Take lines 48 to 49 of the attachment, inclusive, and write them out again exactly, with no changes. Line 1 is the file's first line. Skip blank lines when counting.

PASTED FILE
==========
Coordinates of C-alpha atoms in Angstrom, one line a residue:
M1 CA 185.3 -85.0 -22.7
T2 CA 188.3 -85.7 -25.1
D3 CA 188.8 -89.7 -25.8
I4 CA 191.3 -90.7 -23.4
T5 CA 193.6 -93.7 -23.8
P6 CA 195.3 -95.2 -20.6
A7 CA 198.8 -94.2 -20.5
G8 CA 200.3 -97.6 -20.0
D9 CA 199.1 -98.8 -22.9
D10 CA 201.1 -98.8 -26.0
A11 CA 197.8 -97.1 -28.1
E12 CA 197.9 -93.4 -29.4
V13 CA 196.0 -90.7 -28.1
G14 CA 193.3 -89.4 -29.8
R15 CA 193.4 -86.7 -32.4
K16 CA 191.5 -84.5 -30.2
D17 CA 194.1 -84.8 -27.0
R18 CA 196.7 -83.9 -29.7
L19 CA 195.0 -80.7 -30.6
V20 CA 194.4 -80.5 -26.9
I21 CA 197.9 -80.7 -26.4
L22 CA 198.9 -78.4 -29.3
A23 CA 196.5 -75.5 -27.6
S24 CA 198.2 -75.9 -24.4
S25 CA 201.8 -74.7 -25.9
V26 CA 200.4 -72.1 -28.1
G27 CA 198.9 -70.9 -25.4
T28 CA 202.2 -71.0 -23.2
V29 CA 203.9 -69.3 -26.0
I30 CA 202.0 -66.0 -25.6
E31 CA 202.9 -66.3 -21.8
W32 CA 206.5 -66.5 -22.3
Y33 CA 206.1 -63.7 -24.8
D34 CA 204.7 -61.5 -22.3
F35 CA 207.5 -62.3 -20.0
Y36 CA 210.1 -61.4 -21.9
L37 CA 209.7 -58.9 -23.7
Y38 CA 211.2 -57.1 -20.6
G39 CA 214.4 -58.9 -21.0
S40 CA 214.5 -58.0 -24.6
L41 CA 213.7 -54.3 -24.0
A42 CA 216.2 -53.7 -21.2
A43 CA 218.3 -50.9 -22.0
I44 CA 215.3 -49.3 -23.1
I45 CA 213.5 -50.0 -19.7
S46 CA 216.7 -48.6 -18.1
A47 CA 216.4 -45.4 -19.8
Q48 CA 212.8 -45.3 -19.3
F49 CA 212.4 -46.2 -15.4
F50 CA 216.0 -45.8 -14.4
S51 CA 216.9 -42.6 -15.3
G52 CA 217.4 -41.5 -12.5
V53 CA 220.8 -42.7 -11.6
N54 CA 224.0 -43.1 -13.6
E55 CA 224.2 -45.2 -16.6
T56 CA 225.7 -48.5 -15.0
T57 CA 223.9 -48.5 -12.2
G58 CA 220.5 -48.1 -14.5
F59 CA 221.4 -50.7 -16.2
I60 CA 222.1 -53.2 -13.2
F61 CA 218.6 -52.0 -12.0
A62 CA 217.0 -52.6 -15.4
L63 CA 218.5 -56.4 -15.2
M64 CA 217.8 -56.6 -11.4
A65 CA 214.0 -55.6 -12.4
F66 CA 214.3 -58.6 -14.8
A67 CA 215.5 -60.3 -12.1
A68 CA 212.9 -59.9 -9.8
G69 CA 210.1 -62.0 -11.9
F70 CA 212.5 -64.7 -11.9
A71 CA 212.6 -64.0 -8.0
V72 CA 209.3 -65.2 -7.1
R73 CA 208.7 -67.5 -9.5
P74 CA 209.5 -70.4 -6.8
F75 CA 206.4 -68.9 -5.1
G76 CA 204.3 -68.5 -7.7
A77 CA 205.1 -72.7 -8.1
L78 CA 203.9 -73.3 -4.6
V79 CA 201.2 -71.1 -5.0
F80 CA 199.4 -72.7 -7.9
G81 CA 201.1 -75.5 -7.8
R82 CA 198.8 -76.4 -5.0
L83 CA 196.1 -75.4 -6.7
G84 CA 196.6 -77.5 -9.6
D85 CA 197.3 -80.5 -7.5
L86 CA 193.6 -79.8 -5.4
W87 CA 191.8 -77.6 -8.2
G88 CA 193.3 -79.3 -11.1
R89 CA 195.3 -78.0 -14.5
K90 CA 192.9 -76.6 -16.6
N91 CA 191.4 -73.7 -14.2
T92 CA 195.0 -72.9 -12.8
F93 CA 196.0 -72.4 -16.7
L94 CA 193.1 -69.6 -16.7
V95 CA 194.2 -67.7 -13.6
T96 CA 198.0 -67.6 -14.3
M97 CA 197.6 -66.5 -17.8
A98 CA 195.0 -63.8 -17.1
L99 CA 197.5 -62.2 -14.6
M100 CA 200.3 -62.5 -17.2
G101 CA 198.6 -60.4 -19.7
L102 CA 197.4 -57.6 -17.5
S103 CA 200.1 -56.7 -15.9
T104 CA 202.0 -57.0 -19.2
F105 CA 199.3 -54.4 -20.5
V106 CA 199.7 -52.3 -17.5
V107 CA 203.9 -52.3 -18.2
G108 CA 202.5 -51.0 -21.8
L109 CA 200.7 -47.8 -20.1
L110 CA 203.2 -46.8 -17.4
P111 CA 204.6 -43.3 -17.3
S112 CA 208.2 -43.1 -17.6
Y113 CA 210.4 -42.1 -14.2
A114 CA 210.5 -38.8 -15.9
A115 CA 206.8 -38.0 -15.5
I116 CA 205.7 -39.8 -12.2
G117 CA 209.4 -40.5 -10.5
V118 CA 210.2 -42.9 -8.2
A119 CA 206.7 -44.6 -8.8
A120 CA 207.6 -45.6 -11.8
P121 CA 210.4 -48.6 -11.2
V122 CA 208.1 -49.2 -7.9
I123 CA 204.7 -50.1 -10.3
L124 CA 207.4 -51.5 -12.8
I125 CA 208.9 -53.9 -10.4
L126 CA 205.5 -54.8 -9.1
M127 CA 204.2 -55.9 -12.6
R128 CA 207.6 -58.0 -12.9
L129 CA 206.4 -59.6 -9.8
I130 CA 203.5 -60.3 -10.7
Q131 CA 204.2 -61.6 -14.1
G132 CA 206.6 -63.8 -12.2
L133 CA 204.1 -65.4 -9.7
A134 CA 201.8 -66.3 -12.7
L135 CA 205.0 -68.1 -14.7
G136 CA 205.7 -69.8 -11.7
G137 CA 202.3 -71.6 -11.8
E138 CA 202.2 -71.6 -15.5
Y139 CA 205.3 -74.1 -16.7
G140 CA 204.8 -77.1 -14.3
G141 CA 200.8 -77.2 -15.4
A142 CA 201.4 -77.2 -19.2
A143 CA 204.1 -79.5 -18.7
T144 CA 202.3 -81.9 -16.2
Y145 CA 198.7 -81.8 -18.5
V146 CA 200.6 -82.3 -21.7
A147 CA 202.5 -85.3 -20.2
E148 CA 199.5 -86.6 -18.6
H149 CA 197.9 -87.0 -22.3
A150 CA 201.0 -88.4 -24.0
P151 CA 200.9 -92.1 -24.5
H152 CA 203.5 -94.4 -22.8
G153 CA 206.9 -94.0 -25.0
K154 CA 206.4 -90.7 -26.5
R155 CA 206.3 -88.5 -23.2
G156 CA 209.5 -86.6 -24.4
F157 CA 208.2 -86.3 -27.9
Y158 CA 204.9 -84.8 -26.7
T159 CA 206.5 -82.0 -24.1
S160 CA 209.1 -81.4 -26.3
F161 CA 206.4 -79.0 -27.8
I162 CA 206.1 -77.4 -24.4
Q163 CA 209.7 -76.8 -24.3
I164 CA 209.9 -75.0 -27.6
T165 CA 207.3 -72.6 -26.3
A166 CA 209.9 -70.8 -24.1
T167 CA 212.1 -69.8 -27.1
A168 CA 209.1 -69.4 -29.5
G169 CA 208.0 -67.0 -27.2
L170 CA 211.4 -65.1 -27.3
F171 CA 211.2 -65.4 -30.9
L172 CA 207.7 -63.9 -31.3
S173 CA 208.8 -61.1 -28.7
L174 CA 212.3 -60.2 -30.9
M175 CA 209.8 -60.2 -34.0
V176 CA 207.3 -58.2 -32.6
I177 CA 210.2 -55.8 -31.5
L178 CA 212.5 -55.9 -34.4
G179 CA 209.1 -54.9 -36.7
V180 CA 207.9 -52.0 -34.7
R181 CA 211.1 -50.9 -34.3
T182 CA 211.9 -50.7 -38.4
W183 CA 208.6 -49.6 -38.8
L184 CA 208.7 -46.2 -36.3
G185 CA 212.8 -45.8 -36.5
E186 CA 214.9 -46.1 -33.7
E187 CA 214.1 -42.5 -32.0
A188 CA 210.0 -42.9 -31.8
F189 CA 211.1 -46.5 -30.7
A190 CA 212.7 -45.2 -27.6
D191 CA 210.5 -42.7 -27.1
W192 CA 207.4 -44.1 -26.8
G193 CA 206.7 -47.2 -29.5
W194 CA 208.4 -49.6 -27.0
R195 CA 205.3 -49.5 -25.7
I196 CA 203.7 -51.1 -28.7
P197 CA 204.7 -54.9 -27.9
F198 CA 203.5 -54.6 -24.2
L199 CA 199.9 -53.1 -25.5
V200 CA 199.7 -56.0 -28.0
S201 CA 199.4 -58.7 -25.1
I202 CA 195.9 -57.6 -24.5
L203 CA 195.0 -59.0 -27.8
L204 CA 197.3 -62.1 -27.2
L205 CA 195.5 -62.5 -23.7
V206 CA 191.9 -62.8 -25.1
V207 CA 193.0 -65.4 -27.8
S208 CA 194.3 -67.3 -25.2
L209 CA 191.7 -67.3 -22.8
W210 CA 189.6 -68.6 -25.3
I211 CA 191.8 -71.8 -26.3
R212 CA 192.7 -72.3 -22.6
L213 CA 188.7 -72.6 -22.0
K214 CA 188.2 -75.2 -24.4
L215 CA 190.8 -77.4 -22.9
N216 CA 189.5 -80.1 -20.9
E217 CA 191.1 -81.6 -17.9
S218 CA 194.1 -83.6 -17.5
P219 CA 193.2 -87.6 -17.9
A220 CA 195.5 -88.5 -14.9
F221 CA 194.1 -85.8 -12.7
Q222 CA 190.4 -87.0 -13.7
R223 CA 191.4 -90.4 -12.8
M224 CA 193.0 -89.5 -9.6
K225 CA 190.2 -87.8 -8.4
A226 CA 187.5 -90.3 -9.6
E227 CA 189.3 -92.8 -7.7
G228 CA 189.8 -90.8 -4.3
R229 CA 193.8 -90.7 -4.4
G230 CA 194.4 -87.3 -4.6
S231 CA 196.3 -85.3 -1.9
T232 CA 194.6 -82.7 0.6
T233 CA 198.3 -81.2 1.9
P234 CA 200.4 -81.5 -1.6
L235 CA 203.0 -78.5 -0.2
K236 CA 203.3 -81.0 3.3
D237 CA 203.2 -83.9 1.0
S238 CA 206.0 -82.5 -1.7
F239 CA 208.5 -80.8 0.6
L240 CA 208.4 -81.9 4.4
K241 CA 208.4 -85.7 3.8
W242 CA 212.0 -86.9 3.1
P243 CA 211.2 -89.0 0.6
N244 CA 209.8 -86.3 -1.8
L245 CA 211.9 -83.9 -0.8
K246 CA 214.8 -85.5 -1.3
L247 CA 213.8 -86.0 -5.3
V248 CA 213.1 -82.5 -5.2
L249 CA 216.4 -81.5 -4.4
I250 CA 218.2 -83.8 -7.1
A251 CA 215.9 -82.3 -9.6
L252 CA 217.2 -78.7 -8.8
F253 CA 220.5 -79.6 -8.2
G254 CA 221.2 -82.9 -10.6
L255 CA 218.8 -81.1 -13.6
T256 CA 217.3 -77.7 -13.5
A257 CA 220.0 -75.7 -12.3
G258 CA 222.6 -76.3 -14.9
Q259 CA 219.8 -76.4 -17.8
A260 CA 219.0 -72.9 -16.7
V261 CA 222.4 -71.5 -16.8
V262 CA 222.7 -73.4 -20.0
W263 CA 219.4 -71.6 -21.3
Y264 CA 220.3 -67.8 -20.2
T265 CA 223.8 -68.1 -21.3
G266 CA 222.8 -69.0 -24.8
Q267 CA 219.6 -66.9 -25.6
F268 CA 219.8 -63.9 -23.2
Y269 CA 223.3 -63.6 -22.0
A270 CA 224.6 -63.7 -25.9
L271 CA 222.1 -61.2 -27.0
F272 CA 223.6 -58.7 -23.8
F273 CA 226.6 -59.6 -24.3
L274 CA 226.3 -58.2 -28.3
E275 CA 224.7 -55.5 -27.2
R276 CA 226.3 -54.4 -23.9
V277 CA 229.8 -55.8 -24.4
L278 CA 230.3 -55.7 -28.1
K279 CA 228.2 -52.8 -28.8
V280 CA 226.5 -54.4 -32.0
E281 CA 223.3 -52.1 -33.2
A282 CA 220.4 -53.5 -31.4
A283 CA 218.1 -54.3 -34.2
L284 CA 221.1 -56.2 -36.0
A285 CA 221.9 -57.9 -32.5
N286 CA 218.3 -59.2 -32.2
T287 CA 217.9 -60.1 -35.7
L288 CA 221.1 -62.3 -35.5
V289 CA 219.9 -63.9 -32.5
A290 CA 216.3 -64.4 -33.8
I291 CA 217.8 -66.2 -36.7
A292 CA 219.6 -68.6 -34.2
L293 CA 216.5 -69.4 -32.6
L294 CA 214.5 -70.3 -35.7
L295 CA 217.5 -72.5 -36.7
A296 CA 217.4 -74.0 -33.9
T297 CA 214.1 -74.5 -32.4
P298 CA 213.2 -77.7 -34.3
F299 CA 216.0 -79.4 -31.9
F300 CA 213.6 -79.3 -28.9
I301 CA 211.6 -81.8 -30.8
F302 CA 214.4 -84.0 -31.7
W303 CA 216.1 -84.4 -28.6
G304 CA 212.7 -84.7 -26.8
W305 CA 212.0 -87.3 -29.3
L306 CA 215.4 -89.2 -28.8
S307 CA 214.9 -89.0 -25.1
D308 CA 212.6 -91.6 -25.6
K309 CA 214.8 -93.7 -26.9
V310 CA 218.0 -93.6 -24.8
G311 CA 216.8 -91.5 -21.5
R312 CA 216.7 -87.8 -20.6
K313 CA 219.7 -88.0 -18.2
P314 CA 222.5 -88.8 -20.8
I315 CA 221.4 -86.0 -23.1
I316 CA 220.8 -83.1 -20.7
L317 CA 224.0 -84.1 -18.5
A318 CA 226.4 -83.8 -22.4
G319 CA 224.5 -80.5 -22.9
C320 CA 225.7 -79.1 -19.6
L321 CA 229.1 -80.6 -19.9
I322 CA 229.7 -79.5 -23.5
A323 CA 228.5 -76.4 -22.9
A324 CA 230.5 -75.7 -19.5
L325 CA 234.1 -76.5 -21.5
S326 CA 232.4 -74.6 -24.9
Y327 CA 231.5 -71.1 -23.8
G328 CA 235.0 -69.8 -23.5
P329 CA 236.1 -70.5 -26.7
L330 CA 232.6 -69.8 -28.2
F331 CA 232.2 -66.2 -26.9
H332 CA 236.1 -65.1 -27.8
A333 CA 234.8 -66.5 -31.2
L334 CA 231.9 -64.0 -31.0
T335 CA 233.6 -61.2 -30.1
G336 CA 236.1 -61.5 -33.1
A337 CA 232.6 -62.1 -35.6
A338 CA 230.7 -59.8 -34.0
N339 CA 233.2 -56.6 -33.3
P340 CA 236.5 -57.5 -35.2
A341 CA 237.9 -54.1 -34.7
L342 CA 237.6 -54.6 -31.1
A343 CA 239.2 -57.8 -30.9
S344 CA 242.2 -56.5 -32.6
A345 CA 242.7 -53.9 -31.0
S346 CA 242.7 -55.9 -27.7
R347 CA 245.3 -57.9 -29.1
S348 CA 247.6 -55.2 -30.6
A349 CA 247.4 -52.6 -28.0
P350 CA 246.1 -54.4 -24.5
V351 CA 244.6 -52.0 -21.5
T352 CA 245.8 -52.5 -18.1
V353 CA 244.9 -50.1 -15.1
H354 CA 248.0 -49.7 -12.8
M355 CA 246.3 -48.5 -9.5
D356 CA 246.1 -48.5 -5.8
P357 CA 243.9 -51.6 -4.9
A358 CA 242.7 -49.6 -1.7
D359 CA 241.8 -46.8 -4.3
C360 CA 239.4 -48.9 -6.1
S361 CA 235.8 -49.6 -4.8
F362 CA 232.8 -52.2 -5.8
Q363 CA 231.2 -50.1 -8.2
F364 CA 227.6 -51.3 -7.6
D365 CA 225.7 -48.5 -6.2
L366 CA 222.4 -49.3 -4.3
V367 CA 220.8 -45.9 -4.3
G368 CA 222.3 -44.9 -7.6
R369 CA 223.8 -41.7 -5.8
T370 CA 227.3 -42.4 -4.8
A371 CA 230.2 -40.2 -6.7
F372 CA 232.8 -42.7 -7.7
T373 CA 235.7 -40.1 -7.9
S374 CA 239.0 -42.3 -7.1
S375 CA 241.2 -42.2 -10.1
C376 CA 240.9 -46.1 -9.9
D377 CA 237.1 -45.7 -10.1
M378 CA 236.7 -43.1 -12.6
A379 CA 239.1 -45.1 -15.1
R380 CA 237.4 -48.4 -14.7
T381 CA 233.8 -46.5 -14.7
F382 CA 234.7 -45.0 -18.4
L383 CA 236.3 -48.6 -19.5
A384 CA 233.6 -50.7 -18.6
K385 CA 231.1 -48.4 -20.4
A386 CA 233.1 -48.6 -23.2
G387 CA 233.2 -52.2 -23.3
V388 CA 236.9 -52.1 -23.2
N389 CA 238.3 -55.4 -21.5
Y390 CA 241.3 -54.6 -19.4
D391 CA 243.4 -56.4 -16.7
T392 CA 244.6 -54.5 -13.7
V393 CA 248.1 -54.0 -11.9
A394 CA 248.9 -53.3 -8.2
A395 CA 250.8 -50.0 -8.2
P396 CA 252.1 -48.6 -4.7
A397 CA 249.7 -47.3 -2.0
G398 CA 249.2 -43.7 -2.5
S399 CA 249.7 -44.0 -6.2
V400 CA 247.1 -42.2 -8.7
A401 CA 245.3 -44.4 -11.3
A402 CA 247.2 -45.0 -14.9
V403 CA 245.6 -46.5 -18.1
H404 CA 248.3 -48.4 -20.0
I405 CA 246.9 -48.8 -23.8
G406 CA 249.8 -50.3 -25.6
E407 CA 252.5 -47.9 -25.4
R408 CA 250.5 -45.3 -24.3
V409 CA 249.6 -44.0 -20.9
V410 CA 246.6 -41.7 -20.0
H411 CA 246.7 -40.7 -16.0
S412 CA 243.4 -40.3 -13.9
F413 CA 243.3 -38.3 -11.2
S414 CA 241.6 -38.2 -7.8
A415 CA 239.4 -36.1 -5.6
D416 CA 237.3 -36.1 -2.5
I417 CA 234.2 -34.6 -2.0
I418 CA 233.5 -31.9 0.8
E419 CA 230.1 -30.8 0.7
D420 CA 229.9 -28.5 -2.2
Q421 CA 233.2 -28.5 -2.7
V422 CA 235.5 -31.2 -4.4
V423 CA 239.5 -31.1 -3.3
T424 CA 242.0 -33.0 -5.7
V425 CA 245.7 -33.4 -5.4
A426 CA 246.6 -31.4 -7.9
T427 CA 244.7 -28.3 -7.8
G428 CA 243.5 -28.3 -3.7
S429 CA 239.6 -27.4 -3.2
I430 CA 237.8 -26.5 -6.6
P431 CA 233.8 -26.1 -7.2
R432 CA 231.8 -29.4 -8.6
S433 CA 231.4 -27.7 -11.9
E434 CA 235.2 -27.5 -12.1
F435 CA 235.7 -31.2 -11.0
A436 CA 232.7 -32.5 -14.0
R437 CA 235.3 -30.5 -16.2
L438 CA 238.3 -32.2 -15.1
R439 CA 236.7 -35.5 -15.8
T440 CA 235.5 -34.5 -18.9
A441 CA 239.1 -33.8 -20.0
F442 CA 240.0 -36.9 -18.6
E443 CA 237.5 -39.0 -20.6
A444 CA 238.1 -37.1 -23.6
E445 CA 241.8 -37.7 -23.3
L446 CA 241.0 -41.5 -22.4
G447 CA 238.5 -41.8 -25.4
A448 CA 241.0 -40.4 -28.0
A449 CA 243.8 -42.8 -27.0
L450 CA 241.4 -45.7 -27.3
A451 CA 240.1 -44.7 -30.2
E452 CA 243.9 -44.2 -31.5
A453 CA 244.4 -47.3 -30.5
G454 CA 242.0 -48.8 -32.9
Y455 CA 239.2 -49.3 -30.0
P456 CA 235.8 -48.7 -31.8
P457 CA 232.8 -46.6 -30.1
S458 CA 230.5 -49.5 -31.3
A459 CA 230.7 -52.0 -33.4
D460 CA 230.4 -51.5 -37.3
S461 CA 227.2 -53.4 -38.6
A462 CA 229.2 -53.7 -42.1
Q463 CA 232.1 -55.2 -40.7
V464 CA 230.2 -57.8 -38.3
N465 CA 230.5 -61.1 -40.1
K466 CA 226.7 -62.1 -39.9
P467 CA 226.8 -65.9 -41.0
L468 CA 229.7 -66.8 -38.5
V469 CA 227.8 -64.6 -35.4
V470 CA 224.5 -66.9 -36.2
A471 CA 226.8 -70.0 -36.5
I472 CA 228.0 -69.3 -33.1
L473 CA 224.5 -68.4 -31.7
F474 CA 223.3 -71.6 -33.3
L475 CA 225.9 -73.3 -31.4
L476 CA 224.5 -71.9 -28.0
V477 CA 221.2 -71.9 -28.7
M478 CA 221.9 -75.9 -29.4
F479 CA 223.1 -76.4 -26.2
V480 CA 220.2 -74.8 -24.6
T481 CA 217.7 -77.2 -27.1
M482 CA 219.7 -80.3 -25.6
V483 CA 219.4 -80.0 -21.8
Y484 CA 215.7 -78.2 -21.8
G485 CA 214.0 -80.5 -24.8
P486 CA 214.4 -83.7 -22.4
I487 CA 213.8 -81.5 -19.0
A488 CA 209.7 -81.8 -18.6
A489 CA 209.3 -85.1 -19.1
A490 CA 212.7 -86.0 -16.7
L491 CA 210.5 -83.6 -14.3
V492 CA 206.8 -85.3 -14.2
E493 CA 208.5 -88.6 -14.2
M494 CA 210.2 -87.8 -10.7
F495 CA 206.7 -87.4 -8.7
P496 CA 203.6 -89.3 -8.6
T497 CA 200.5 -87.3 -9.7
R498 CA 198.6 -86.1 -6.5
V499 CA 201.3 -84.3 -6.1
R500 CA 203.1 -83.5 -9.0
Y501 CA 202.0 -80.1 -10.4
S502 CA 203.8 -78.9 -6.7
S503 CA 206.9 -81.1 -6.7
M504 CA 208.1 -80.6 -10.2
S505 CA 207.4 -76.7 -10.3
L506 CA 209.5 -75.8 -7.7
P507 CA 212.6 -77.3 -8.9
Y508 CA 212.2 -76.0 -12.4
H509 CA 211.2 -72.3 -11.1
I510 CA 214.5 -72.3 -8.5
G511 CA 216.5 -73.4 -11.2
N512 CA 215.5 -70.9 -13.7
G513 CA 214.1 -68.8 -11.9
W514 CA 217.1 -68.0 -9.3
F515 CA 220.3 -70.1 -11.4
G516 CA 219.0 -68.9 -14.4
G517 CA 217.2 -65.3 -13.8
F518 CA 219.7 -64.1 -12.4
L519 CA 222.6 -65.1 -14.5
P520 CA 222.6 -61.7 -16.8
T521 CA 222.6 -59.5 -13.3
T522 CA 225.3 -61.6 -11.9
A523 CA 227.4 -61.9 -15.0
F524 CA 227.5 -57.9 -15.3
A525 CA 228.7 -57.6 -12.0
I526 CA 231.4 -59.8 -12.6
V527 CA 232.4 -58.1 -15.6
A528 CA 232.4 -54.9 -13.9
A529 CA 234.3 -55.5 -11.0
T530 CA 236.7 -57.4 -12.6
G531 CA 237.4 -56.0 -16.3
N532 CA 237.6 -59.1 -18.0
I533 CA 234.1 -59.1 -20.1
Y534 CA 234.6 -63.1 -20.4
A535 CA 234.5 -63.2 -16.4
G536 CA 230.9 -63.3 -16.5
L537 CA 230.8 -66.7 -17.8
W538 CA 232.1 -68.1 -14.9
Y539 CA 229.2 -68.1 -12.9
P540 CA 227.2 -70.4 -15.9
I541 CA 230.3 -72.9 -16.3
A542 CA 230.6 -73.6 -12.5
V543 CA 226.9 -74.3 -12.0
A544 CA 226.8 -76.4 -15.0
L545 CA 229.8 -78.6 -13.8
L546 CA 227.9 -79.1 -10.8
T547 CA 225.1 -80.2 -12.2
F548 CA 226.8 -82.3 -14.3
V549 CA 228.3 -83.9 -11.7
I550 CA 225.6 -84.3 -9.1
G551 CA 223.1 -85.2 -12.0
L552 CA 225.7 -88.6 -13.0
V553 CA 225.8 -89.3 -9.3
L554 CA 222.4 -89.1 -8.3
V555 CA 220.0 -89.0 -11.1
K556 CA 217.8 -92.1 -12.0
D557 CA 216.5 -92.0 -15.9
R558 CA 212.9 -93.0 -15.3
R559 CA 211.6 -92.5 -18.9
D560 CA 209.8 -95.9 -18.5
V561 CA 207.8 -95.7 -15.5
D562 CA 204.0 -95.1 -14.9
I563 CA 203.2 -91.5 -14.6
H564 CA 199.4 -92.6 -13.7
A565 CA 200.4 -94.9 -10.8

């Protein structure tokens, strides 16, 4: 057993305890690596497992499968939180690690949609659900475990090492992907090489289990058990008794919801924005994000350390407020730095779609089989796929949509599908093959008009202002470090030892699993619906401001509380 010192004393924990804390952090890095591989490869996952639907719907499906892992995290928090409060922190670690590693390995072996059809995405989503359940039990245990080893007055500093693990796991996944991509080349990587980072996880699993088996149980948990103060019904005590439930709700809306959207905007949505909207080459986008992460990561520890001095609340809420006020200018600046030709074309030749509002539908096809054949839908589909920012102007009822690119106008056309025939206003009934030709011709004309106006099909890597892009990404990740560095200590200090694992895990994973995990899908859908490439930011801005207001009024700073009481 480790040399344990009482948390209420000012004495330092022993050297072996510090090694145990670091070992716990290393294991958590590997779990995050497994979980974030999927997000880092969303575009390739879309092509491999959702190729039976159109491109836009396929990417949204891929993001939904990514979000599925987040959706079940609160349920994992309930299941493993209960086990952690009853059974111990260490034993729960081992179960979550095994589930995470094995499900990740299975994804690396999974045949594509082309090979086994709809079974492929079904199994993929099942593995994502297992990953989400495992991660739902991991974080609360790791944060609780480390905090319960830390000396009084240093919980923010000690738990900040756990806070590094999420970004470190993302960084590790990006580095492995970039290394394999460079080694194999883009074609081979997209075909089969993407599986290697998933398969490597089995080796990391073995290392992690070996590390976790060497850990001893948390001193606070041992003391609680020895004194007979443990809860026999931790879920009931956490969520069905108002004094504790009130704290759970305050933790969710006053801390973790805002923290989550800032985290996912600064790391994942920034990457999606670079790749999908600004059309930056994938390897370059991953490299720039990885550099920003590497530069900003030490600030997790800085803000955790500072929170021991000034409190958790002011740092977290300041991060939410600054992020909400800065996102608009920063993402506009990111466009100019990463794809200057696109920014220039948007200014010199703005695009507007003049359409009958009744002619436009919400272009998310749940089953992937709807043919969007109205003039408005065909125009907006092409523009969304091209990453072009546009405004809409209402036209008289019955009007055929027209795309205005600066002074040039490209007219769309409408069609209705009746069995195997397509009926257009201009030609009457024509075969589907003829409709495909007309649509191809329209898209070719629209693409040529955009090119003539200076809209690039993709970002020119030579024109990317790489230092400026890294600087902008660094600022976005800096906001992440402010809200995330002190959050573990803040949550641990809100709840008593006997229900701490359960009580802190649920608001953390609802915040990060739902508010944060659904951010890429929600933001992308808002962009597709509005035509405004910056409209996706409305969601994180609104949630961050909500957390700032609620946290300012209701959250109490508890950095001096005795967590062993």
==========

A47 CA 216.4 -45.4 -19.8
Q48 CA 212.8 -45.3 -19.3